Prime Minister Jacinda Ardern says the travel ban on foreign nationals coming from China will continue for a further eight days to protect against the further spread of coronavirus.

Ardern, during her post-Cabinet press conference, also confirmed that the travel ban would not be extended to countries other than China.

Major outbreaks have forced Italy and Iran to introduce internal travel restrictions, while South Korea's president Moon Jae-in placed the country on "red alert" after the total number of confirmed cases hit 556.

Ardern said the Government was planning for a pandemic, even though one was not being predicted.

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New Zealanders coming back to New Zealand from China would still be allowed to come home, but would need to self-isolate for a quarantine period of 14 days.

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The Australian government has extended its ban on foreign nationals arriving from China, but is allowing some high school pupils from China to enter on a case-by-case basis.

Universities NZ has asked the Government for an exemption for foreign students stuck in China, and Ardern said the Government was still considering this.

But she said it would need to be practical and allow such people to self-isolate for 14 days after arriving.

She said New Zealand was prepared for if and when coronavirus found its way to New Zealand.

"We have a national supply of critical clinical equipment that is ready to be deployed as needed."

That included nine million P2 masks and nine million general-purpose surgical masks ready to be used.

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"We have access to negative pressure rooms across 15 DHBs," she said, which would prevent cross-contamination from room to room.

She said same-day testing facilities for coronavirus were in place in Auckland, Wellington and Christchurch, and there was a quarantine facility that could host 150 people from Wuhan, where the virus was first found.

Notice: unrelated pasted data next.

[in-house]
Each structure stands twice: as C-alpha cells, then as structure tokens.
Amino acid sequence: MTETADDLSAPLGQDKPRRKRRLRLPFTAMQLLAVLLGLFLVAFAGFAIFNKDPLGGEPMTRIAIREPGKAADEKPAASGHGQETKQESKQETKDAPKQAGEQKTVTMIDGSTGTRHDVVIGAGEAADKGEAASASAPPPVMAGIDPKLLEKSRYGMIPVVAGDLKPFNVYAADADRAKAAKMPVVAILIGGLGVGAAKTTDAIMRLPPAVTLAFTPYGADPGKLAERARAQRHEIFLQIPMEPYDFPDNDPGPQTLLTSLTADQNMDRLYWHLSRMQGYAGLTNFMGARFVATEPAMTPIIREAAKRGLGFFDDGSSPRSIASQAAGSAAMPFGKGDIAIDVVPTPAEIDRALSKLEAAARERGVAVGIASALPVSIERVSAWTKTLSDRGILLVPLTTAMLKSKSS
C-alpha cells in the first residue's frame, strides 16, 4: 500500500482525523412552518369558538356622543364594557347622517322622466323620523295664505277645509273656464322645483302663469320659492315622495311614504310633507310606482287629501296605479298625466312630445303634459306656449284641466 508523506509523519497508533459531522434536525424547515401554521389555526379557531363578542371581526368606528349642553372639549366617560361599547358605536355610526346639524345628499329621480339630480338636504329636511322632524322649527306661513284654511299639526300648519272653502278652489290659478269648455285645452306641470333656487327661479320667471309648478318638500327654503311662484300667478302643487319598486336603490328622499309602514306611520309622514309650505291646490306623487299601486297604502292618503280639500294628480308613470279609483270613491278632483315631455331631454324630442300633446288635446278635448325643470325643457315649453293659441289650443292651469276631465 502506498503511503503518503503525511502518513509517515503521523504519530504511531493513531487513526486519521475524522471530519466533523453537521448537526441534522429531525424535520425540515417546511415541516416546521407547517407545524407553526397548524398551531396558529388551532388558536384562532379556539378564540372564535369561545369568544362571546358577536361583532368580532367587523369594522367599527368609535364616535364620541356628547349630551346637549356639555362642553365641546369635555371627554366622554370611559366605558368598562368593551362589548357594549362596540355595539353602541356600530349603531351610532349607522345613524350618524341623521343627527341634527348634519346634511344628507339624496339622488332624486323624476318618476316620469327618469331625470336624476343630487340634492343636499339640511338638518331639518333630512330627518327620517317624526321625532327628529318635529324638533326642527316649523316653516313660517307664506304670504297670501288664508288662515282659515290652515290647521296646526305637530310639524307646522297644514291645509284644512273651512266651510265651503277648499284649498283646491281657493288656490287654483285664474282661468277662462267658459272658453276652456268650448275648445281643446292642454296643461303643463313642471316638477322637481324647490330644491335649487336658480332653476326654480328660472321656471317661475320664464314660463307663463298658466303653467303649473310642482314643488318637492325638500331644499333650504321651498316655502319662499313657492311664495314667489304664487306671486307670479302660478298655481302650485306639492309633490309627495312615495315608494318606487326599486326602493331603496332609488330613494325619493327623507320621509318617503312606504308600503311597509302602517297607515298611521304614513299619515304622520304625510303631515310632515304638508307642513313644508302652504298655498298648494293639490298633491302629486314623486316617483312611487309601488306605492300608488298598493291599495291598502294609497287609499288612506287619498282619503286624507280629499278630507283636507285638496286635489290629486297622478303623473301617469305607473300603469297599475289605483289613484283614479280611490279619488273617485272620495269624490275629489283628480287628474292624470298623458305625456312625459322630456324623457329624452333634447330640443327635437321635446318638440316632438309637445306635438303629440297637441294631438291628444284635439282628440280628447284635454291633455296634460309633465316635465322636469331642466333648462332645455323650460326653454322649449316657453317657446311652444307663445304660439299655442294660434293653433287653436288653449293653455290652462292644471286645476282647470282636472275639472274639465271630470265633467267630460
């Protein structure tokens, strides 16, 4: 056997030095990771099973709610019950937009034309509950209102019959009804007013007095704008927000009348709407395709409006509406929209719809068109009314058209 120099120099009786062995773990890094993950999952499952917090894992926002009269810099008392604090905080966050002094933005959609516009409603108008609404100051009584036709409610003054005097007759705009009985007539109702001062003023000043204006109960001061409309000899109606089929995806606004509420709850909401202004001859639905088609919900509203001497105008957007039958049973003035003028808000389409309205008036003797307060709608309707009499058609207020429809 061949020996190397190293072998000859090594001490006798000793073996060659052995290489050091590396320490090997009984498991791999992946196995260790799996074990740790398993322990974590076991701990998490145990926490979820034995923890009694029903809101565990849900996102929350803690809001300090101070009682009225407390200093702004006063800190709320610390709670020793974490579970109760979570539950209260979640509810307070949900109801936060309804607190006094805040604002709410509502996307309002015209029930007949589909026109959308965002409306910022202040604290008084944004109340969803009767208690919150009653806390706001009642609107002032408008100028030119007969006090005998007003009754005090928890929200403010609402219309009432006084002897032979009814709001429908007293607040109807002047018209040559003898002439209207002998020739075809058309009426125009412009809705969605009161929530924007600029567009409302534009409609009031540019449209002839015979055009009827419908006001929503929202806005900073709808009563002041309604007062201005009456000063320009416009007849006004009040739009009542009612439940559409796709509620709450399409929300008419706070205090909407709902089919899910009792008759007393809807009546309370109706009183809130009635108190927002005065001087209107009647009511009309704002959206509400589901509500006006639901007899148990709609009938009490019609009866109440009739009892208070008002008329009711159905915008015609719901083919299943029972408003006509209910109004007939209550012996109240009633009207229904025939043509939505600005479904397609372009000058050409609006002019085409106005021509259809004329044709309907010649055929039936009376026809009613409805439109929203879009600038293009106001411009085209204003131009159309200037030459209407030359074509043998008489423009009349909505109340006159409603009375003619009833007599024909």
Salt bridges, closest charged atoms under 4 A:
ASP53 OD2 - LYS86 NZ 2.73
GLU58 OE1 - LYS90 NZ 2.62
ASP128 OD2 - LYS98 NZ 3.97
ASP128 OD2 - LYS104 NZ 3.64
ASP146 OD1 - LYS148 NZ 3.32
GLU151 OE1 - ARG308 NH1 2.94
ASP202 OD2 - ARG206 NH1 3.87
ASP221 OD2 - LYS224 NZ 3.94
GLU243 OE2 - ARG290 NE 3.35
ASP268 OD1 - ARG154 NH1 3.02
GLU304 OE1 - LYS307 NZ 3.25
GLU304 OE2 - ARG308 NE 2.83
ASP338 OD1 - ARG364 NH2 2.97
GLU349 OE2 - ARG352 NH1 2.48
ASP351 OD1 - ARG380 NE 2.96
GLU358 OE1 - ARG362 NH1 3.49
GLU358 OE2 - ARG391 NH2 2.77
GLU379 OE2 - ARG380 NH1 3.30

"We are ready from a public health perspective."

Finance Minister Grant Robertson, who appeared alongside Ardern this afternoon, said that an economic advisory group was looking at the potential impacts of coronavirus on the New Zealand economy.

The group, chaired by the Treasury, was assessing three scenarios:

• The expected shock to global demand that would see a drop in New Zealand exports in the first half of 2020, returning to normal in the second half of the year

• A longer-lasting shock to the domestic economy

• A global recession

Robertson stressed that the last two scenarios were not predicted, but as a precaution he had directed Treasury to work on how to deal with them - including the possibility of a one-off injection into the economy.

He said the Government has been proactive in trying to offset the dip in the economy, including an $11m package to boost the tourism sector.

Cabinet today asked officials to look at moving struggling forestry workers into jobs with the Department of Conservation, which could include track clearance or eradicating wilding pines.

Robertson did not know how many workers that might affect at this stage.

He and Tourism Minister Kelvin Davis will meet with tourism sector leaders tomorrow evening for an update.

New Zealand had direct flights from South Korea, but Ardern said the travel ban did not include that country because the coronavirus epicentre was in China.

She said she had "absolutely" heard the Chinese Ambassador to NZ, Wu Xi, who criticised the travel ban as being against the recommendations of the World Health Organisation.

But the decision was based on public health advice, Ardern said.